'The church in my country is so small. I don't even know any Christians back home. Everyone follows another religion. It has been like this for hundreds of years. It's never going to change.'
Friends, if that's you, don't be short-sighted!
Jesus is saying God's Kingdom is like a mustard seed. Yes, it starts small, it looks unimpressive – Jesus knows that – but it's going to become a tree! It's going to be massive! And at the moment, all over the world, whether you like it or not, the church is growing!
But while some of us need challenging, others of us need to take comfort from Jesus' words.
Maybe you feel like you are on the losing team with Jesus. You're the only Christian in your family, the only Christian on your course, the only Christian family on your street. And you think: 'If Jesus is so great, why am I the only one who seems to be following him? Why don't more people follow him? Why do I try and tell others about Jesus? Am I investing my life in a lost cause?'
Brothers and sisters, God's Kingdom is like a mustard seed – it doesn't look impressive now…. but look forward! Remember that the small mustard seed will grow into a large mustard tree! And that means that nothing you can do for Jesus' Kingdom will be a waste of time. It's not a waste of time to make space to read your Bible each day and pray for your family members to come to know Jesus. It's not a waste of breath to talk to your friends about Jesus, because some of them (perhaps the most unlikely ones!) might turn to him. It's not a waste of energy to meet regularly with other Christians on Sunday and in small groups to encourage each other to live for Jesus. Because Jesus' Kingdom will be very large. It's worth investing in.
And today God's Kingdom is actually growing faster now than at any other time in church history. We can see the partial fulfilment of the parable of the mustard seed! Here are some statistics! In 1960…
…0.2% of the population of China believed in Jesus, now it's 5.7%
…0.1% of the population of France were evangelicals, now it's 1%
…2% of the population of Angola were evangelicals, now it's 22.5%
2. God's Kingdom is like yeast – it works behind the scenes, but will have a massive impact
That's my first point. God's Kingdom is like a mustard seed – it starts very small, but finishes very large. My second point is all about Kingdom transformation: God's Kingdom works is like yeast – it works behind the scenes, but will have a massive impact.
"He told them another parable. 'The kingdom of heaven is like leaven that a woman (let's call her Mary Berry the famous British baker!) took and hid in three measures of flour, till it was all leavened.'"
I wonder who likes making bread? Or pizza dough? What ingredients do you need? Flour, water – and yeast! Mary Berry would be very disappointed if you didn't know that!
In the Bible, yeast often has a negative meaning. For example in Matthew 16, Jesus tells his disciples to beware of the yeast of the Pharisees and the Sadducees. This describes the subtle but comprehensive damage caused by false teaching. In 1 Corinthians 5, Paul also talks about the danger of sin spreading in the local church like yeast working its way through the dough. But here yeast is positive – it's compared to God's Kingdom.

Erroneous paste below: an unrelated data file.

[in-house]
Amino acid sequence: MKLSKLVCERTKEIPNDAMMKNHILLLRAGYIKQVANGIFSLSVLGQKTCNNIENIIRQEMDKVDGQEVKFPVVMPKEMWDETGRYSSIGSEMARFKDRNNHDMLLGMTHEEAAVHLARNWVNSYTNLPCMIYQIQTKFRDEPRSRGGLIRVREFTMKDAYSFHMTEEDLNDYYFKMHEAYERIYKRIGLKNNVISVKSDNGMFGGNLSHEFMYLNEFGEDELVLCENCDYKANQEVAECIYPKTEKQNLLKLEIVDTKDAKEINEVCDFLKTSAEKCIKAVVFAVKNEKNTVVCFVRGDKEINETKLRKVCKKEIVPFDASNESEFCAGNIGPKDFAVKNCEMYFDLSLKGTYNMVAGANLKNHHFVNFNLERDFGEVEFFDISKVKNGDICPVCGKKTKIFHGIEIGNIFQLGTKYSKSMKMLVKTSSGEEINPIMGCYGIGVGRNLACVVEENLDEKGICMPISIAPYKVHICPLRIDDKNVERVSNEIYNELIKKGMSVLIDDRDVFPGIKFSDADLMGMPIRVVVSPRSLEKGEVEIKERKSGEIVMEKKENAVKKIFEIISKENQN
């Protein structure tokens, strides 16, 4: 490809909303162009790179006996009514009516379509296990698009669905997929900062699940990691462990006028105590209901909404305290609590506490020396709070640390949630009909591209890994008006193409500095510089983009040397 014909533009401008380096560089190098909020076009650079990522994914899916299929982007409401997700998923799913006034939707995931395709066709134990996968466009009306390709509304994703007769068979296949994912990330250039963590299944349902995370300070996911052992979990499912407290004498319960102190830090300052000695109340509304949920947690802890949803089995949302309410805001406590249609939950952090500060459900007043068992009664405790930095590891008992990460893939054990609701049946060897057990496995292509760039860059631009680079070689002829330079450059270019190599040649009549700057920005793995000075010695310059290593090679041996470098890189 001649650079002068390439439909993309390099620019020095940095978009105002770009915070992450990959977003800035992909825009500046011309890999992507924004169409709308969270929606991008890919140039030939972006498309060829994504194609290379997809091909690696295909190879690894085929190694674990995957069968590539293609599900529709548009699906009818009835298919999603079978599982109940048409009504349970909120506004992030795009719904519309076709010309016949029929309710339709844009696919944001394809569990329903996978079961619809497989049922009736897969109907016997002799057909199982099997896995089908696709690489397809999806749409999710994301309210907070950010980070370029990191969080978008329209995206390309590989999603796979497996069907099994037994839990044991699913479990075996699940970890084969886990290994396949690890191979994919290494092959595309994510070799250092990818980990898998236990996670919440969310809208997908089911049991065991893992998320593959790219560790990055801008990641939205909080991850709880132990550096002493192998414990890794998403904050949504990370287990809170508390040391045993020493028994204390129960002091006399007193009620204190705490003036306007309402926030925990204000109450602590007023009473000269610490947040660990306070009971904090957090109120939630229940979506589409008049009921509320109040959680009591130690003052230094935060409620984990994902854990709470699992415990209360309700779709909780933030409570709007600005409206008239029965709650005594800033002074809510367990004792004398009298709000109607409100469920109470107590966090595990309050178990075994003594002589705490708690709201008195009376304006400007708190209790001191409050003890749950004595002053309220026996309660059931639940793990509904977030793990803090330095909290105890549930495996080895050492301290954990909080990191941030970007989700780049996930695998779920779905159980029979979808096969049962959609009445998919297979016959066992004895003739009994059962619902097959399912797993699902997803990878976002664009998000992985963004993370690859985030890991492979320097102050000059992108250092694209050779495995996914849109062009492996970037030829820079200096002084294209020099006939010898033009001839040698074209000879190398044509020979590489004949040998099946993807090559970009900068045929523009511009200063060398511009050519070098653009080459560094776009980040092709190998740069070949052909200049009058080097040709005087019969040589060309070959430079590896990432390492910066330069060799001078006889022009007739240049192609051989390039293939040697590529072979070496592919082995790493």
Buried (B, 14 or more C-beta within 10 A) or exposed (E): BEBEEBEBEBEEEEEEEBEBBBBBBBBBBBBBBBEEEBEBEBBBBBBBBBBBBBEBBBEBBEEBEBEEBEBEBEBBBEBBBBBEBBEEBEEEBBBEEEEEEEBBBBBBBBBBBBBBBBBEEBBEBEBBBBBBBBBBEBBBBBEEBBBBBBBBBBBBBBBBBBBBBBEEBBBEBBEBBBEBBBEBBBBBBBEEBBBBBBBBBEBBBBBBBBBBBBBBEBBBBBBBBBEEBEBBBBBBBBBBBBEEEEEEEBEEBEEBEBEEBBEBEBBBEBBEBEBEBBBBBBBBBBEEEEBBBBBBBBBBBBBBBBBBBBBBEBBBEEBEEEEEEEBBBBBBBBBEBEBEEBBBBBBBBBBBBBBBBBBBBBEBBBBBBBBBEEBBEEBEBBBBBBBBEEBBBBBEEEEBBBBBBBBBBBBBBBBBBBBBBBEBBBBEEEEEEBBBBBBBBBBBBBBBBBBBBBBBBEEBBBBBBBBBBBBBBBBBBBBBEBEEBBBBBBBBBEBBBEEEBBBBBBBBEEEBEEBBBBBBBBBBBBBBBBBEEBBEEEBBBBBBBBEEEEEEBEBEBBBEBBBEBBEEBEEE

But what specific point is Jesus making by using the image of yeast? Well, on one level, the parable of the mustard seed and the parable of the yeast are both making the same point in that God's Kingdom starts unimpressively, but has far-reaching results. But there is a distinction between the two parables.
While the parable of the mustard seed zooms out to show us big picture growth of God's Kingdom around the world, the parable of the yeast zooms in to show the growth of God's Kingdom in individual Christian believers to make them more like Jesus Christ.
It is amazing how God works in people who believe in Jesus! We each receive the message of God's King Jesus – a simple message. But the message completely transforms us, like yeast working steadily through a batch of dough. I think of one student from Hong Kong who became a Christian here in Newcastle a few years ago. He said this about how his life had changed since he became a Christian:
Before I was quite a self-centred person. I think now I will focus less on myself only, but think about other peoples' needs. I used to be quite an arrogant person, but now will be more humble. I have learnt to forgive and forget, whereas in the past I used to always blame people. Most importantly, I trust God with all my heart and listen to what the Bible teaches us.
I remember meeting his proud parents and they told me that they were very impressed by how he had changed since he had come to the UK. He changed because he met Jesus who changes lives. So do you believe what Jesus is saying about God's Kingdom – that it works behind the scenes – but will have a massive impact?
If you're not yet Christian, maybe that's why you're here this morning. You've met a Christian – or a group of Christians – and there's something about them that confuses you. They are different. And you're interested. Why are they changing? Can the same happen to me? If that's you, I have two suggestions for you:
1. Read the Bible! Find out more about Jesus, the King of the Kingdom – the one who turns lives around.
2. Come to church! Look at the lives of Christian people and ask them how Jesus is changing them.
If you are already Christian, this parable should bring joy to your heart! You see, it's so easy to be discouraged in the Christian life. Satan is always whispering in our ears: 'Why are you wasting your life trying to follow Jesus? There's no point! You'll never change! You're useless! God can never use you!'
The parable of the yeast says: 'That's rubbish! If God has started working in you, nothing can stop him – he will surely finish his work when Jesus returns – and as he works in you, he will be working through you to grow other Christians and bring those who don't yet know Jesus to trust in him.'
God's Kingdom starts very small but will grow very large.
God's Kingdom works behind the scenes but has a massive impact.
That's what Jesus is teaching here.
Will you believe it? Will you invest your life in God's Kingdom?